A new traffic study has vindicated all your morning rage after finding that men driving vans, trucks and luxury cars are the least likely to be courteous on the road.
The study, reported on today’s print edition of The Sunday Times of Malta as well as the latest edition of the Maltese scientific journal Xjenza, investigated the instances where drivers provided “courteous access” and where they did not.
Edward Attard-Montalto from Bath University and Simon Attard-Montalto from the University of Malta carried out the study over 88 schooldays, where they drove towards a notoriously busy roundabout during morning rush-hour from a feeder road. The right of way is of other motorists, and the authors tallied the number of times where they were allowed to pass and thereby given “courteous access”.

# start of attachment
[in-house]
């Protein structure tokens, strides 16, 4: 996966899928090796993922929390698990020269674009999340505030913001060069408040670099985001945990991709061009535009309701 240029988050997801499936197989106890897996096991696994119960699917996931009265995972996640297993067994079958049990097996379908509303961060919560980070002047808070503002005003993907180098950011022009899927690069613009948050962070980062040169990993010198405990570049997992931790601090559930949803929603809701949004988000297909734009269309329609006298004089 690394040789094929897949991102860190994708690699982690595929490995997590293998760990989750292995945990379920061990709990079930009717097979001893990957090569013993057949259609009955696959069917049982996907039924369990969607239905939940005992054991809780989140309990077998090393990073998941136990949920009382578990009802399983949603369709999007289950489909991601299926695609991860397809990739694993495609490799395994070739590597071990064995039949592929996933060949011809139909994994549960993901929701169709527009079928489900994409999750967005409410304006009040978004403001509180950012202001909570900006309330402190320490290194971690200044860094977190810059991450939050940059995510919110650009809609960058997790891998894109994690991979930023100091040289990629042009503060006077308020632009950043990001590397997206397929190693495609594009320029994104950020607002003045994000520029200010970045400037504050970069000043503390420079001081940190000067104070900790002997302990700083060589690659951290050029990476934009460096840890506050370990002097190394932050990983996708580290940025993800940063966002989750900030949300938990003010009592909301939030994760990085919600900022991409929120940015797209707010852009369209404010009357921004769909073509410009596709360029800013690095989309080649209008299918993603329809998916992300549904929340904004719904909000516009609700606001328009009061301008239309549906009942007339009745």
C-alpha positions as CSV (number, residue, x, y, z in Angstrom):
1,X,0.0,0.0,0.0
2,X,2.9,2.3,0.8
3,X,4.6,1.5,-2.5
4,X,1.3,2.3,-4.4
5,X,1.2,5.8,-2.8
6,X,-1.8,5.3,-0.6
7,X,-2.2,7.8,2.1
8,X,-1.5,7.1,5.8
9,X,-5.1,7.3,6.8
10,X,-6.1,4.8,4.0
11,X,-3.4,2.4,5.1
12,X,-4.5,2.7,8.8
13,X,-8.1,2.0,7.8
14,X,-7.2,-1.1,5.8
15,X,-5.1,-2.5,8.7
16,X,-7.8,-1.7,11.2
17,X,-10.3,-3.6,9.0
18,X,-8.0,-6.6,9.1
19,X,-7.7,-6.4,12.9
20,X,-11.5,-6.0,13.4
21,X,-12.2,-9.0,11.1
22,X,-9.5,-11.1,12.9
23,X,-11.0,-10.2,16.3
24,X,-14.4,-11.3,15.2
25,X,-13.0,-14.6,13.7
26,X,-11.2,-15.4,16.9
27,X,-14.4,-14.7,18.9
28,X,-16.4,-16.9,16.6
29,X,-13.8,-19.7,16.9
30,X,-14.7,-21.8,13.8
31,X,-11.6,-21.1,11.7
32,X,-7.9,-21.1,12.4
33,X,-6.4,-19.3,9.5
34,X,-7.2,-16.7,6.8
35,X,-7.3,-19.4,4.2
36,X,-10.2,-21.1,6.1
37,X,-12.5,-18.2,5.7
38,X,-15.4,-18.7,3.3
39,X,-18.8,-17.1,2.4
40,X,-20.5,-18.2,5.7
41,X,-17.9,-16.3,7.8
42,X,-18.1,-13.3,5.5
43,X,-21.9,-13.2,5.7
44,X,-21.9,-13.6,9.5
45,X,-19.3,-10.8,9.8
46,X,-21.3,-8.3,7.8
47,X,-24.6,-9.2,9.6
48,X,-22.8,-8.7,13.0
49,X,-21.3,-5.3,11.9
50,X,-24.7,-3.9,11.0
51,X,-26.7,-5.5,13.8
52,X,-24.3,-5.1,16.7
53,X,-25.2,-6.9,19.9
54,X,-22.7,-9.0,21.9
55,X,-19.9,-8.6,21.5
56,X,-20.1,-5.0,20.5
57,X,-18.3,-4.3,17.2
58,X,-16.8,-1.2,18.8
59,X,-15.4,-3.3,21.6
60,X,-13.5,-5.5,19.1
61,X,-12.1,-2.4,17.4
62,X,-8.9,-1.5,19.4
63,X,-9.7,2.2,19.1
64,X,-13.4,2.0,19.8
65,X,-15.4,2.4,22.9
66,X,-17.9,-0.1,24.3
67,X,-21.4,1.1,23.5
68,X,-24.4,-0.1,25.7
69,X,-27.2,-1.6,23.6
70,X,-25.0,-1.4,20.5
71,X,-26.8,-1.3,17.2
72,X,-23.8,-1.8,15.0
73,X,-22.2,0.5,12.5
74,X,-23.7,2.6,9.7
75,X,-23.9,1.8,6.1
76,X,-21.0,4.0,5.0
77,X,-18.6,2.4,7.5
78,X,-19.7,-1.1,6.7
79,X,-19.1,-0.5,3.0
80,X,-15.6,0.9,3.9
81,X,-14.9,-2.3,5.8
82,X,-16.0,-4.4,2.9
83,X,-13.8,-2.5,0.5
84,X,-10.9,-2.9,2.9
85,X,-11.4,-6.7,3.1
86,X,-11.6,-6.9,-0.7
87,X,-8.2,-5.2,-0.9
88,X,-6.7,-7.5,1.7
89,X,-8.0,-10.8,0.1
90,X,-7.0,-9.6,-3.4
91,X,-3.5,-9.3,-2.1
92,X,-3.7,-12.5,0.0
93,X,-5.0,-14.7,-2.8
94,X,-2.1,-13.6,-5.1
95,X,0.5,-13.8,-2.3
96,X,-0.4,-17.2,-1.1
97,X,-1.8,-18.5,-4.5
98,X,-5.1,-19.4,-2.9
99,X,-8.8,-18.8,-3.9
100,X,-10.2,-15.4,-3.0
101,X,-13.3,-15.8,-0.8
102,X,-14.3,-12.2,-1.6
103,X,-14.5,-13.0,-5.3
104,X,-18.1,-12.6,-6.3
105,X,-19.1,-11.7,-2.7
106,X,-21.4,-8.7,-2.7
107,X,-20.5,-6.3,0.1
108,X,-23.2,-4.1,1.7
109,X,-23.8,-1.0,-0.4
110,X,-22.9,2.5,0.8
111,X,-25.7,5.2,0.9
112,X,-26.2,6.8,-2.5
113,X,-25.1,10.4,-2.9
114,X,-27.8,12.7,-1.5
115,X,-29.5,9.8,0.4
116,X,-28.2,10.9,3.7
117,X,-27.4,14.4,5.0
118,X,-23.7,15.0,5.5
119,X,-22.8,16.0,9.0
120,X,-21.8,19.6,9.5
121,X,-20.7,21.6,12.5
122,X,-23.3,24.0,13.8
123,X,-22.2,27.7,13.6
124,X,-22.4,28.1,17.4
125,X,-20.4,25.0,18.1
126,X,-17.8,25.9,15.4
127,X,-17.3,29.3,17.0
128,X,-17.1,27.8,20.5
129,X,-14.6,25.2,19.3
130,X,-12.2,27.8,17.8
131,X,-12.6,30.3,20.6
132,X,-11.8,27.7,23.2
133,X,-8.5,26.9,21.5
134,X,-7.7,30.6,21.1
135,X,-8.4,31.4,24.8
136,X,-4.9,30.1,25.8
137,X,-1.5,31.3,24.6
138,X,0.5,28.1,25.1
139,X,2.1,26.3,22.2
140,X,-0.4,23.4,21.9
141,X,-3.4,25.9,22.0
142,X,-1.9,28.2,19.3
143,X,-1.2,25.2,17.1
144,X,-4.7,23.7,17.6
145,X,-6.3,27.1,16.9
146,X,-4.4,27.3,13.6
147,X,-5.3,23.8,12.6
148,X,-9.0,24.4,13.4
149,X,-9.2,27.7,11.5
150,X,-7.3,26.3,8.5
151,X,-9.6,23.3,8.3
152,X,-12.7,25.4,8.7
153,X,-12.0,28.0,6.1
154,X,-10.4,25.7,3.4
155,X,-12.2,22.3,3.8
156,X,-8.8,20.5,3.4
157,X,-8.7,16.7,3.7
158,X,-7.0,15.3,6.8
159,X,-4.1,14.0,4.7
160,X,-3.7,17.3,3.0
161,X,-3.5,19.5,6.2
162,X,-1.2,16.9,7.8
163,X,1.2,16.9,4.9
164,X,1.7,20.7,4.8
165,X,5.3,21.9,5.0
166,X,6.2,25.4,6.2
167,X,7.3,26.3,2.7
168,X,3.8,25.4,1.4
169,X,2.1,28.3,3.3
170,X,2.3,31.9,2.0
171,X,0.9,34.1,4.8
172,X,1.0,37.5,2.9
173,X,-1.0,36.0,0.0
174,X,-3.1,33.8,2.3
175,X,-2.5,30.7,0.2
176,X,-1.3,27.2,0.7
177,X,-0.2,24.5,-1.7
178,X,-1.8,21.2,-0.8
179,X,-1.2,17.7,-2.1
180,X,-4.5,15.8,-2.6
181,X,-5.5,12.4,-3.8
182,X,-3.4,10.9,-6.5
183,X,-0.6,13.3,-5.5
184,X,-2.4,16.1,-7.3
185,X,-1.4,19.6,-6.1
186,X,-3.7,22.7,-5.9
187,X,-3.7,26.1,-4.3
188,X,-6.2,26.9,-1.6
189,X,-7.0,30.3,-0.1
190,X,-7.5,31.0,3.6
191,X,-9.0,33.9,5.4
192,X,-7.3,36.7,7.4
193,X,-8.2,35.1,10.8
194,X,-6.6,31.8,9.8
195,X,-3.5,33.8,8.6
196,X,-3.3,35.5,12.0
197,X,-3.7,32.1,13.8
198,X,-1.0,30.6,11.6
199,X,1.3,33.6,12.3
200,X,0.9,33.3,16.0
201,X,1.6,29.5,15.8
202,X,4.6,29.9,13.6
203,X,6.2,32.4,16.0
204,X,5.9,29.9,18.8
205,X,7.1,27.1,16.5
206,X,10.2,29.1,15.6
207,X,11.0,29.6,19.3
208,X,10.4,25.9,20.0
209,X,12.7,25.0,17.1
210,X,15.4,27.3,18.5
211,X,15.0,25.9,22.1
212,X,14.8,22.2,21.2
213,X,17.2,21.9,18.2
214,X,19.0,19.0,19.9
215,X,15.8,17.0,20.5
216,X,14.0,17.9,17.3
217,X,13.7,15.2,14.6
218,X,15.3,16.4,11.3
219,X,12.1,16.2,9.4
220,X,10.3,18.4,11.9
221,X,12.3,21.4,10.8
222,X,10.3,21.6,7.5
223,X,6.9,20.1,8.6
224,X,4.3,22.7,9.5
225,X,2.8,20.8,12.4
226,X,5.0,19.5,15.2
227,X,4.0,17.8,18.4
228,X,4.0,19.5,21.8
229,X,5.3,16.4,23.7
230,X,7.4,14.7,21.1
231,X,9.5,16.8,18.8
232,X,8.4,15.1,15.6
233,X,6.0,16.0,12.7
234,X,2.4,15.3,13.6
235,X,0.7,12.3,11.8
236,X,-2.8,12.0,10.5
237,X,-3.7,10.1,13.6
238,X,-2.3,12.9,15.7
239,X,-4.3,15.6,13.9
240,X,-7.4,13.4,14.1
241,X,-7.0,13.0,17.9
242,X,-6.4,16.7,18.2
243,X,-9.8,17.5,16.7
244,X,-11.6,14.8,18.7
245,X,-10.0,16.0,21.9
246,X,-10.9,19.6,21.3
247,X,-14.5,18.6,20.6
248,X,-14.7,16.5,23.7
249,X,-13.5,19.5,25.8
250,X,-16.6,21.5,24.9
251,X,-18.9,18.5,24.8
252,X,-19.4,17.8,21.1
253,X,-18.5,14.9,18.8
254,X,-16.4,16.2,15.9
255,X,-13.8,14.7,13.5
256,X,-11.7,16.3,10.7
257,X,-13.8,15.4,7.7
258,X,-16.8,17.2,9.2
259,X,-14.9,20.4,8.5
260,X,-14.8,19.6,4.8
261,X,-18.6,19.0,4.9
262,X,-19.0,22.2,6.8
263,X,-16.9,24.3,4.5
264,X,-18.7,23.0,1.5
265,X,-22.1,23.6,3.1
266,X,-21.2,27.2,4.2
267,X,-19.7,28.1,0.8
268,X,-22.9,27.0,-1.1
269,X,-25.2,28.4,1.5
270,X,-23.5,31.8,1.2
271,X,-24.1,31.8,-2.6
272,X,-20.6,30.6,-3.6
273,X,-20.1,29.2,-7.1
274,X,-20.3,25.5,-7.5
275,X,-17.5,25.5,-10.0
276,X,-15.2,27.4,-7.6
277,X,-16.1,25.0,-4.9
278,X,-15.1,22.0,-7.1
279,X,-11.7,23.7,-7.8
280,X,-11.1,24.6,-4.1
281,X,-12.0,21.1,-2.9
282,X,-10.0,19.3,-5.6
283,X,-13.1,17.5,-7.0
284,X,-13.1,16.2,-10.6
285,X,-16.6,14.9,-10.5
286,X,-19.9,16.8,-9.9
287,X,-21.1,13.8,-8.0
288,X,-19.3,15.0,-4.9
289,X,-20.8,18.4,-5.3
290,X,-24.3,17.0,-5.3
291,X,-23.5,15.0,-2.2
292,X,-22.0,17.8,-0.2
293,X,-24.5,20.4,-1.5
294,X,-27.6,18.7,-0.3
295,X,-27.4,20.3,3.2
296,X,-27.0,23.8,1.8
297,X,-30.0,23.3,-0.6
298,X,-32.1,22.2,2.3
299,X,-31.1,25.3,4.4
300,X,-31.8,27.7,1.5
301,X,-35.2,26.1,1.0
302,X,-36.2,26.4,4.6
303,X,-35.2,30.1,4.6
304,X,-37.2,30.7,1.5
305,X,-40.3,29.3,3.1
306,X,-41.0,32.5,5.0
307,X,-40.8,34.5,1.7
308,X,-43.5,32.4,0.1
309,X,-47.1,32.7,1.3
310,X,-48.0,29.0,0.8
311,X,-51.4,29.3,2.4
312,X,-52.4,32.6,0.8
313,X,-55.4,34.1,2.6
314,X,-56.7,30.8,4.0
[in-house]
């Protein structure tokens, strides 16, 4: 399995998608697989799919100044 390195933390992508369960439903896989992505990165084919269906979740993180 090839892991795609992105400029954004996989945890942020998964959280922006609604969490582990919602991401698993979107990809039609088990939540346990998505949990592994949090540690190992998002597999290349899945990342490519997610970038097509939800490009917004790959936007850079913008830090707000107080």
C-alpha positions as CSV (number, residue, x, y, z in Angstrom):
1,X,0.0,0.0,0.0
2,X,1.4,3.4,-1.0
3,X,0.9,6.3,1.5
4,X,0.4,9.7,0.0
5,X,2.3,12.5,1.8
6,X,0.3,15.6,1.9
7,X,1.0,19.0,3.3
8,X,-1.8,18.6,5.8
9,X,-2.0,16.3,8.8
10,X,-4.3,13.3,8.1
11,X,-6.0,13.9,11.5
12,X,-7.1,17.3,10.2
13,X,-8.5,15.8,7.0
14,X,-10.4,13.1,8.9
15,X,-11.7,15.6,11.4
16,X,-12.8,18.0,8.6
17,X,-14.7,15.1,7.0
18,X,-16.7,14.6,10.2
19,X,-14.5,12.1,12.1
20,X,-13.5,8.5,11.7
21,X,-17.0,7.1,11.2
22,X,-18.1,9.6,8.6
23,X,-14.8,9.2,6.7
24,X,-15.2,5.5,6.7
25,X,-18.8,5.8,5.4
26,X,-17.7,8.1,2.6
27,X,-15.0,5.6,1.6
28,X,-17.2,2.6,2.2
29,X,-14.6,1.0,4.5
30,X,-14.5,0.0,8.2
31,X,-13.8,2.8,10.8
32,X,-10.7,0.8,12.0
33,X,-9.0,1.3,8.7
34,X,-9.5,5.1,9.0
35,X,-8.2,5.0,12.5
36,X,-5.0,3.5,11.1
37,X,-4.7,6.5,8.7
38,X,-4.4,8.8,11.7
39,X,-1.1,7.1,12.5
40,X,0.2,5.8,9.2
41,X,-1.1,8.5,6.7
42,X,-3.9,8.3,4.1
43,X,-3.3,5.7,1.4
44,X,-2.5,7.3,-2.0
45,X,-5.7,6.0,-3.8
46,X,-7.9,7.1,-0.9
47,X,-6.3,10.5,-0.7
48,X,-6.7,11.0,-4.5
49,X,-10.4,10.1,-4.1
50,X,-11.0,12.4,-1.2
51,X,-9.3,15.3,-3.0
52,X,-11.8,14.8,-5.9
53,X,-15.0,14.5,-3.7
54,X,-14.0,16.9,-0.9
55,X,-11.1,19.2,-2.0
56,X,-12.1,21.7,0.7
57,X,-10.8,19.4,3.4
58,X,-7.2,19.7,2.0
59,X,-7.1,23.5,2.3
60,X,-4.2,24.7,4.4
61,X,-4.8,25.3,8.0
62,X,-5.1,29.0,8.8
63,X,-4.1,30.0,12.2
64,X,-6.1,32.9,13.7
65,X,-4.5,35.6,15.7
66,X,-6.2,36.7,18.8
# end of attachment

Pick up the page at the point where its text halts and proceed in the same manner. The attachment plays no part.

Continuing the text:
Over the course of six months, the study did not just look at overall figures, but also took note of motorists’ car brands, the perceived age and gender of motorists, how many passengers were in the car as well as weather conditions.
A 1998 Opel Corsa, gone past its prime, was used throughout the entire study. Less than a quarter of motorists the study interacted with allowed “courteous access”, just 43 out of 185 interactions. It was the kind of car being driven which seemed to make the biggest difference on the way motorists would act, rather than weather or the presence of other passengers.
The study found that medium sized cars were most likely to let the testers pass, far more than those in small-sized cars, trucks, vans or luxury vehicles. Combining gender and car type is reported to have shown a significant difference in behaviour, with men aged 40 and over in medium sized vehicles most likely to provide access. They did so 40% of the time when surveyed. Their counterparts driving large and/or work vehicles performed the worst: they provided access just twice out of the 28 interactions.
The Attard-Montaltos are reported to have acknowledged the results could have been different had the study been conducted at different times of the day, using a flashier car or in different localities, suggesting a wider study could be carried out.